So, thought you'd like an update. 

The three leads were 10 year old girls, one of which had a nice robust voice, and two spoke like mice.  But they were well behaved little grils, so I decided to use the Countryman headsets as the lavs really weren't cutting it.  I had a little bit of ring at first, but was able to reduce the highs and ride the volume to control it.

 

But, there was one issue...... kids!  The three leads started out in street clothes.  I taped in front of the ear, behind the ear, clipped at the neck, and clipped the body pack securely to the waist.  The leads were to leave the stage and return as wise men after about 8 minutes.  I had arranged for a mom to help with the transition.  45 seconds before the girls were to come on as wisemen, one runs up to me (I'm in the back of the house) saying "this fell off".  She has the entire unit in one hand!!!!  There was no time to get it back on, and I'm running sound too!  Fortunately, I had a spare handheld set up, so handed it to her and off she went. She adapted well and the show went on.

 

Later I found out that the mom wasn't there and the girl decided to take off her sweater and skirt before putting the robe on!  That is how it "fell off"!  Not sure what her thought process was......

 

For our second performance I found a more reliable adult and told the girls that NOTHING comes off their bodies for the robe.  They did it perfectly the seond time.

 

Thanks for your help and advice.  I think we will use the lavs for adults and loud speaking kids only.  Merry Christmas.


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#6 RonMarton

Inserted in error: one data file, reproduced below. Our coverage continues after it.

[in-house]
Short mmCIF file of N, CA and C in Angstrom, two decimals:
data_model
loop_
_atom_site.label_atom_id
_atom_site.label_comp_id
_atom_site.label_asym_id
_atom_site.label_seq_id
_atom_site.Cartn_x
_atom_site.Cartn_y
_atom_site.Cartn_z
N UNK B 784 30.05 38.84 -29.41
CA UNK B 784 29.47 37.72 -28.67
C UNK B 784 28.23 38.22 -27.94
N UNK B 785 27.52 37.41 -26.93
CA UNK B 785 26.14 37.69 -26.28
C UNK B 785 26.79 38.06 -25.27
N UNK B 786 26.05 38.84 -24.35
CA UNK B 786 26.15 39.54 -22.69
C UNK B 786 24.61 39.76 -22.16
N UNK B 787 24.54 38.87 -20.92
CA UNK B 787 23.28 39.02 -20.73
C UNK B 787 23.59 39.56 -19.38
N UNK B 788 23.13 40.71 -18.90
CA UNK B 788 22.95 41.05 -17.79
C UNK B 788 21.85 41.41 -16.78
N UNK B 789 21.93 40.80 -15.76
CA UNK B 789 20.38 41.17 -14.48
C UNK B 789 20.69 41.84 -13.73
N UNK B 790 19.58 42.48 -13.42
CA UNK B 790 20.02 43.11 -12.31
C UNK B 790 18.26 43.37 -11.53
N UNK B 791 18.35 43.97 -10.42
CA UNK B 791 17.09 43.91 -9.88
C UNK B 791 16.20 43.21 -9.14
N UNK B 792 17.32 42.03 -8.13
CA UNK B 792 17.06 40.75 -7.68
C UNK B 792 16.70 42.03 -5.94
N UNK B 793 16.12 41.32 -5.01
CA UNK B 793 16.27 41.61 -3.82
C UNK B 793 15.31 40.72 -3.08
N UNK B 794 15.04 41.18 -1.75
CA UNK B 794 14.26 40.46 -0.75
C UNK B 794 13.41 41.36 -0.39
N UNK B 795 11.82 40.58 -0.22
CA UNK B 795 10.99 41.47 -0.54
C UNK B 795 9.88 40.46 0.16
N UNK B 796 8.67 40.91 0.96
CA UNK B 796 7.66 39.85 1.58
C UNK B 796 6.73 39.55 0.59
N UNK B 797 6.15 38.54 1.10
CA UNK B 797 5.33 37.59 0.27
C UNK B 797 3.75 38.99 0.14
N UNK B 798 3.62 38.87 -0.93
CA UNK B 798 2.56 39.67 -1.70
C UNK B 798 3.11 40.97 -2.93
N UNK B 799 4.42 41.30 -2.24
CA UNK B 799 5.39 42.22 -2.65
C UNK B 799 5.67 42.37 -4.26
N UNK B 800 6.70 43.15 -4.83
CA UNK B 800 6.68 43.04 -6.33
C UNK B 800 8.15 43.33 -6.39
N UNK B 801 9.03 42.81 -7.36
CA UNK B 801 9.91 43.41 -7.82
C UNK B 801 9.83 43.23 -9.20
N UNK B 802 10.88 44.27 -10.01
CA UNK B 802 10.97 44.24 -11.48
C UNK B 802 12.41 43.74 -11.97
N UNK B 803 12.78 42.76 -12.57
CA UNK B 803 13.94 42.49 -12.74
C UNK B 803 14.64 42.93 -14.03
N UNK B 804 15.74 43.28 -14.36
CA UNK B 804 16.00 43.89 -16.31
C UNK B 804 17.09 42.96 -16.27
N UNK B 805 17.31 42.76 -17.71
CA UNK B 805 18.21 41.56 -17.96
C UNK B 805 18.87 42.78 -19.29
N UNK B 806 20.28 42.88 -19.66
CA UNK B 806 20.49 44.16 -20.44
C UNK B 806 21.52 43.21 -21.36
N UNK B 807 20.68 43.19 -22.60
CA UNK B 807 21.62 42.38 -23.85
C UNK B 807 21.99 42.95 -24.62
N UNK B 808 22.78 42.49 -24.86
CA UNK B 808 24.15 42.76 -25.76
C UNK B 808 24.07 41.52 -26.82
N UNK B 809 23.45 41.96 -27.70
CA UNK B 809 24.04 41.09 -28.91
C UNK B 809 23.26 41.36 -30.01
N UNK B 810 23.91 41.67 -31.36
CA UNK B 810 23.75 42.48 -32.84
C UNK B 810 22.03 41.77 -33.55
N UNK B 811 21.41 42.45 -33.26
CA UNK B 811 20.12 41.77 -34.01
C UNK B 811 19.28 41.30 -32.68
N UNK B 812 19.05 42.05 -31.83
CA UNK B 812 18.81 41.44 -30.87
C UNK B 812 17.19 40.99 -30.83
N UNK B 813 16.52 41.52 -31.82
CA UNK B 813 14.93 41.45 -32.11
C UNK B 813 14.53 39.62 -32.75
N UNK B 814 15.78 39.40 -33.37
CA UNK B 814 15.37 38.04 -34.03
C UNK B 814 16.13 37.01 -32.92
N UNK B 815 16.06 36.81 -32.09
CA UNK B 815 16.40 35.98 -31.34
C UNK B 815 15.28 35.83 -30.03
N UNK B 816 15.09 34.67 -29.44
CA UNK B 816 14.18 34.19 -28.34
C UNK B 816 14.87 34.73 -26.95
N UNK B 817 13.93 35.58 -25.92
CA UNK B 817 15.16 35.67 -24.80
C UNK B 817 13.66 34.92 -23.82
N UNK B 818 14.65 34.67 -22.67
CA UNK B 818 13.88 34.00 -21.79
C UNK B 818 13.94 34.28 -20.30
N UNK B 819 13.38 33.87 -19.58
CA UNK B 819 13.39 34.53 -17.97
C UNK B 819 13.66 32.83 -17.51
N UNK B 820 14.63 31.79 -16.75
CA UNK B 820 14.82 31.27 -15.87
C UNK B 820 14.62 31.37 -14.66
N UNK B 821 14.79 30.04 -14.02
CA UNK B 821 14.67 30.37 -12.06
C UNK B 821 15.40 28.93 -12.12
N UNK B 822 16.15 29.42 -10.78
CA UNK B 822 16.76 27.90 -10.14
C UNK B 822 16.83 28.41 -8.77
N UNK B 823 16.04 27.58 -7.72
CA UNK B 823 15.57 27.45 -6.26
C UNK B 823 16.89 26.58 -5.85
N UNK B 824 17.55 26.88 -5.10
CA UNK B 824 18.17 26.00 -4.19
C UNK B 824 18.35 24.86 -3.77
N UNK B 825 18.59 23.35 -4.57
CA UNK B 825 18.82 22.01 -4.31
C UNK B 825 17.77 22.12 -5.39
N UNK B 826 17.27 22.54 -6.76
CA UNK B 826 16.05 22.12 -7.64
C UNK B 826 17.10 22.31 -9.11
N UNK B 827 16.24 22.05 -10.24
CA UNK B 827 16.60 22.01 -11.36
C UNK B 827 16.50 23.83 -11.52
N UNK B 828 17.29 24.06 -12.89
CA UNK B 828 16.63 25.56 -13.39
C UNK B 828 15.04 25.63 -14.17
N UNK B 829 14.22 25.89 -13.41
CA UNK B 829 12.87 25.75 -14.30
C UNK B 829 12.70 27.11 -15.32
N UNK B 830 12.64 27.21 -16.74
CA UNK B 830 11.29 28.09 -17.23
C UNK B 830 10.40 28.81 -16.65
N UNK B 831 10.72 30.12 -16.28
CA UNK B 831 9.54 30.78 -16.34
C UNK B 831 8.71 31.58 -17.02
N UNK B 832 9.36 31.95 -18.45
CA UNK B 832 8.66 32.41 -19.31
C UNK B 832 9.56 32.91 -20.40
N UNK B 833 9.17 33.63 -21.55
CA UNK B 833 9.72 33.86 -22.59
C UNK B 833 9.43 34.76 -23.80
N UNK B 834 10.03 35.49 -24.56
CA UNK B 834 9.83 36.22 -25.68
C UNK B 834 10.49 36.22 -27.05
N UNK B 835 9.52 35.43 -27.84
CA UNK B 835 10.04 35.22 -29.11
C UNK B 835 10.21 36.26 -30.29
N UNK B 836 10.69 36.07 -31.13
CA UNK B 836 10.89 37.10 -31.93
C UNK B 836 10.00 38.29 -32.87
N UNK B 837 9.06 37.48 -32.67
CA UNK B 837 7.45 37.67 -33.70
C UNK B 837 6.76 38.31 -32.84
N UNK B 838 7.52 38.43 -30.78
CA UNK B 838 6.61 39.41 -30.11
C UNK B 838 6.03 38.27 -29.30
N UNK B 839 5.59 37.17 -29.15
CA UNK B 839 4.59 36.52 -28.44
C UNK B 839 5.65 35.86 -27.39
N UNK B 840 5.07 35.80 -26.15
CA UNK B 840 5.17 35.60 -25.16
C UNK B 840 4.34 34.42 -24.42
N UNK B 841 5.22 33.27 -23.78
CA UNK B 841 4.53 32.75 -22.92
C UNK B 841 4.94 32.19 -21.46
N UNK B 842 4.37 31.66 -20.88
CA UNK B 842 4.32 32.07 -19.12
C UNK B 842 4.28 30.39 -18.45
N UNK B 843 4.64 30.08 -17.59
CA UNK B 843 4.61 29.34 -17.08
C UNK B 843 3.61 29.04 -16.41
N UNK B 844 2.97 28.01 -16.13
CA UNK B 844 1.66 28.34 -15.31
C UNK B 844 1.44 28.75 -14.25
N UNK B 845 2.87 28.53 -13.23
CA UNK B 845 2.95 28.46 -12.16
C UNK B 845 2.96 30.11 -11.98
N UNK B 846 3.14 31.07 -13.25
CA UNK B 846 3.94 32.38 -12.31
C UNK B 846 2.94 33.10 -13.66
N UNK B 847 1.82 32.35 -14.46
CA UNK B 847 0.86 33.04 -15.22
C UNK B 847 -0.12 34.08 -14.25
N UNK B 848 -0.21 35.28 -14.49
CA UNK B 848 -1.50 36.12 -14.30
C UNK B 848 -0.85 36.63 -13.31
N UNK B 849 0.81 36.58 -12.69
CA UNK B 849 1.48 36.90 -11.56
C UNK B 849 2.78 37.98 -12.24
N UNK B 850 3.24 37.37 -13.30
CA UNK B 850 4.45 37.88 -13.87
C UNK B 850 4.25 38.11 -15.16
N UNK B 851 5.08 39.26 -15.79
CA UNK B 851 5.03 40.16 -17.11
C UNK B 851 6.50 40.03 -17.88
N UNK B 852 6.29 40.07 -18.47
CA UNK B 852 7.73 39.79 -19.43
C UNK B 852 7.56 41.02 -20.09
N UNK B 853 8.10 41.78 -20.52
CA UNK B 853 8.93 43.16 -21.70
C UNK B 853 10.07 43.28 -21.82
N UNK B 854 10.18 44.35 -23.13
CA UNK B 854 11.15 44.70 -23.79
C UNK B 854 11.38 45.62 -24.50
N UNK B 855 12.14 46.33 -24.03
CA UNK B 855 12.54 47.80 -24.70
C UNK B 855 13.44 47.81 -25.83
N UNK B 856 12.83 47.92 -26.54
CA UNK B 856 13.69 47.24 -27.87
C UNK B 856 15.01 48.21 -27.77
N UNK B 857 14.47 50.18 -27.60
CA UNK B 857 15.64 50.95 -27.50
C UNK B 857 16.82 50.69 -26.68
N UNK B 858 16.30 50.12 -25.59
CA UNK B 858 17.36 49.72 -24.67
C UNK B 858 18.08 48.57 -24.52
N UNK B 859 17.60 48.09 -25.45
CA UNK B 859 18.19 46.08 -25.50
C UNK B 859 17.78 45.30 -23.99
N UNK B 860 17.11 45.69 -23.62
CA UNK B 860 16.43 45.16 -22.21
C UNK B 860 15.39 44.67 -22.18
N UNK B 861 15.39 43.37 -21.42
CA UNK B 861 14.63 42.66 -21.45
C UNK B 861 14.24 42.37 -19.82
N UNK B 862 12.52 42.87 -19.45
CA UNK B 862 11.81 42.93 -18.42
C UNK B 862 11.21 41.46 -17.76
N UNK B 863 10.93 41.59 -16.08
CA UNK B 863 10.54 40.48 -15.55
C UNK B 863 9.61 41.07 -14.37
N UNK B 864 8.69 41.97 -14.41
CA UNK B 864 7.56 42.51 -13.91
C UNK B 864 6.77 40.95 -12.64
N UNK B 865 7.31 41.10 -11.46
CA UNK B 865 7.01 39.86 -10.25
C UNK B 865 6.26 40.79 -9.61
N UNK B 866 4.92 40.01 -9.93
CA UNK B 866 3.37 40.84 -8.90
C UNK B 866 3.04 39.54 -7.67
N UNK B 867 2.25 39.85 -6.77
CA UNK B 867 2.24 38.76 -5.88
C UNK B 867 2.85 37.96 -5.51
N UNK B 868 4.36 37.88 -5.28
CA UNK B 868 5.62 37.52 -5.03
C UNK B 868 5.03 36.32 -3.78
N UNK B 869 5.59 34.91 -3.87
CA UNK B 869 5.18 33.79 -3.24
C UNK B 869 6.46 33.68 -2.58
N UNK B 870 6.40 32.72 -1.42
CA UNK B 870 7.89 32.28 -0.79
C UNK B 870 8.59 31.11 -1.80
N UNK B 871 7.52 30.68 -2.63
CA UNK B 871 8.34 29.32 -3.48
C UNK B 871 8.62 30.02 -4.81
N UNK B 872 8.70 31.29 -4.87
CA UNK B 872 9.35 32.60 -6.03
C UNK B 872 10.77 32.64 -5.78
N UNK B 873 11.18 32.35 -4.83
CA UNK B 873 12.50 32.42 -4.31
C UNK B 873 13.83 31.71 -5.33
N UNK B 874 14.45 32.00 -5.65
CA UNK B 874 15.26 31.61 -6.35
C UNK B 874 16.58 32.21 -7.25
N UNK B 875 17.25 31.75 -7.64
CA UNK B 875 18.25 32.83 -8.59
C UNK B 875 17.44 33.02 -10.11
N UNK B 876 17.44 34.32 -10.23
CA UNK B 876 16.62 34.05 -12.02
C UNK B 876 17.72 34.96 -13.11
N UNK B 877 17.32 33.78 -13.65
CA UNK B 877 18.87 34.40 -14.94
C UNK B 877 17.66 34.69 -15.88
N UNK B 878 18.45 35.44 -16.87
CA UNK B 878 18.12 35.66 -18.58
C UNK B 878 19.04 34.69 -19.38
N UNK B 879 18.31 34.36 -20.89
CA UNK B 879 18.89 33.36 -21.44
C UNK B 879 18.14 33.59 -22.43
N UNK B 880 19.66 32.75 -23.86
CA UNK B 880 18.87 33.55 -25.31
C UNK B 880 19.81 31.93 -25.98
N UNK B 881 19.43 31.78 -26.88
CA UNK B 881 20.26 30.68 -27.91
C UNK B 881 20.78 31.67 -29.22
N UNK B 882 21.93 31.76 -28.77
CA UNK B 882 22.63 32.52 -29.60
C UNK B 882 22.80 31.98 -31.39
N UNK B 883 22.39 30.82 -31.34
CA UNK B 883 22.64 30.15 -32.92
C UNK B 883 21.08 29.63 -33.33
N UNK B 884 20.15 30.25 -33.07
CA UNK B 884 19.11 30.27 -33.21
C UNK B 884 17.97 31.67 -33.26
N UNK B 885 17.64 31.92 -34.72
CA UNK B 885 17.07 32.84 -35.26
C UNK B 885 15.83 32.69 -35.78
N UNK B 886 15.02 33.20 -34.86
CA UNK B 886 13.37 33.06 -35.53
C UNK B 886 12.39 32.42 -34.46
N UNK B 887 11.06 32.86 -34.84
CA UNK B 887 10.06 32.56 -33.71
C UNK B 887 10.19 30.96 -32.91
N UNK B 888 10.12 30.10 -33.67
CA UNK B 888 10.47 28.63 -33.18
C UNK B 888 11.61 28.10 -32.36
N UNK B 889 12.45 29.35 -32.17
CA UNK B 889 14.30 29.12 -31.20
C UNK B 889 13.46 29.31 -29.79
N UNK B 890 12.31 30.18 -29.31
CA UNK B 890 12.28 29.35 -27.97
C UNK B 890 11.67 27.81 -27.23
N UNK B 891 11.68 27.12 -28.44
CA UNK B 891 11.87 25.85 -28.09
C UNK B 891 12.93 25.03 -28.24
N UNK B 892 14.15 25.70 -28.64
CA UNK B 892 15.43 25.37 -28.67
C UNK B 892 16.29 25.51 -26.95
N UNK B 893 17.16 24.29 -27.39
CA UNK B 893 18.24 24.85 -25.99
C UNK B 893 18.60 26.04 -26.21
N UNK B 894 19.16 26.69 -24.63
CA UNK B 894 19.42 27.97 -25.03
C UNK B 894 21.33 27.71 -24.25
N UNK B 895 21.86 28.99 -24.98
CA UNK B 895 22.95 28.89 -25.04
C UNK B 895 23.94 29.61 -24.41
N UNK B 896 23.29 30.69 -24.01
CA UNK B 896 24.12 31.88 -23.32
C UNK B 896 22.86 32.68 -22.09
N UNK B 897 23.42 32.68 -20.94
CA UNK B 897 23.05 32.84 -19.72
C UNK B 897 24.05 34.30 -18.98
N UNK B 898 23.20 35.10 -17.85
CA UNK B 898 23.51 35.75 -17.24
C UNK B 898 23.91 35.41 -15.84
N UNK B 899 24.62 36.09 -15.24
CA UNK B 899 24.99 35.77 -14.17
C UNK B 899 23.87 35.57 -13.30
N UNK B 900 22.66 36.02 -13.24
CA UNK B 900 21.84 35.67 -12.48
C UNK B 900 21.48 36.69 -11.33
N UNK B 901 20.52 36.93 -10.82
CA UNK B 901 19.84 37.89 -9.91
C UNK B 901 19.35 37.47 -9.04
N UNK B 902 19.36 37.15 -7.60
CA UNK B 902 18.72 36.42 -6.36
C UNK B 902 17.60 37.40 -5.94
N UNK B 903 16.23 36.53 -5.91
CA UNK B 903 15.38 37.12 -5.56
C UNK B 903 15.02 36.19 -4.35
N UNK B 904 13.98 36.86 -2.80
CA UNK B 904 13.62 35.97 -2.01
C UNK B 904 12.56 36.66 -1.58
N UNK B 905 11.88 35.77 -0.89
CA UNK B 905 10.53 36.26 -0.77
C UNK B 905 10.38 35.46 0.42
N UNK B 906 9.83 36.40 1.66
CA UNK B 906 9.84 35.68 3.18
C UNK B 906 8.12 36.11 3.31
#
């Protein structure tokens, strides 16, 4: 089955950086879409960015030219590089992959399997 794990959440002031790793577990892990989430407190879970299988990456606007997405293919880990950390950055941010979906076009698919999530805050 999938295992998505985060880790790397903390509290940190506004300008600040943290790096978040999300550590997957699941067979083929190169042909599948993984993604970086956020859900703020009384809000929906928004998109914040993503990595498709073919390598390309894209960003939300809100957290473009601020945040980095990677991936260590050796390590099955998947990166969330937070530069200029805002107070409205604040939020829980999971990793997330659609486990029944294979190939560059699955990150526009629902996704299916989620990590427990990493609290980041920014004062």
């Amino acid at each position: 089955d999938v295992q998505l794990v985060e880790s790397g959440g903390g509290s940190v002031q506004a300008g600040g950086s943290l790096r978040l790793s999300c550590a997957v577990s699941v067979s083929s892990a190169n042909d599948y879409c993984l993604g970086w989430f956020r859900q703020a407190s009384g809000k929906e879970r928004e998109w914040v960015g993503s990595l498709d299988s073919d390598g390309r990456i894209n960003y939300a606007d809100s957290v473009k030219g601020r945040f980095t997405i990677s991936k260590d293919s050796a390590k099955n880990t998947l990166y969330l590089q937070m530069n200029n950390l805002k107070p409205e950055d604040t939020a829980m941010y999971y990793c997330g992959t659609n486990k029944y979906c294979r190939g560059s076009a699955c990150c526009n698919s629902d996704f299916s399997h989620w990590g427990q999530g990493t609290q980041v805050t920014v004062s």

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Posted 15 December 2013 - 07:31 PM

…And all the very best of the Season to you and yours, Monica...

 

(You've obviously been a "good girl", so I'm certain that Santa will be kind…)  :)  :lol:

 

regularly face the mic and beltpack problems you've documented in miking up children. (In my case, often disabled children…)

 

My favourite solutions for the quick wardrobe changes you've documented, especially given that many costumes do NOT provide any attachment points for belt-clips, are the eight of these that I own:

 

 
The "trick" is to first use a Philips head driver to reverse the belt-pack's stainless clips, whereby they act as "stand-offs" for the transmitting antenna, (keeping it clear of potentially sweaty bodies) before "squeezing" the beltpacks into the pouches of Tune Belts.
 
Not only are those wetsuit-material belts amazingly cheap, washable and durable, but they also
  1. Easily adjust and securely clip on to to all (even the tiniest) body sizes,
  2. Provide shock-resistance and security from the accidental opening of battery hatches,
  3. Allow the belt-pack to remain enclosed, with easy access at both "ends" for switching and/or re-connection to mics …and...
  4. Provide a "platform" for the really obvious "labelling" (via white PVC electrical tape and black permanent marker) that's required for the instant identification of given transmitters in the poor lighting that's an inevitable consequence of backstage work.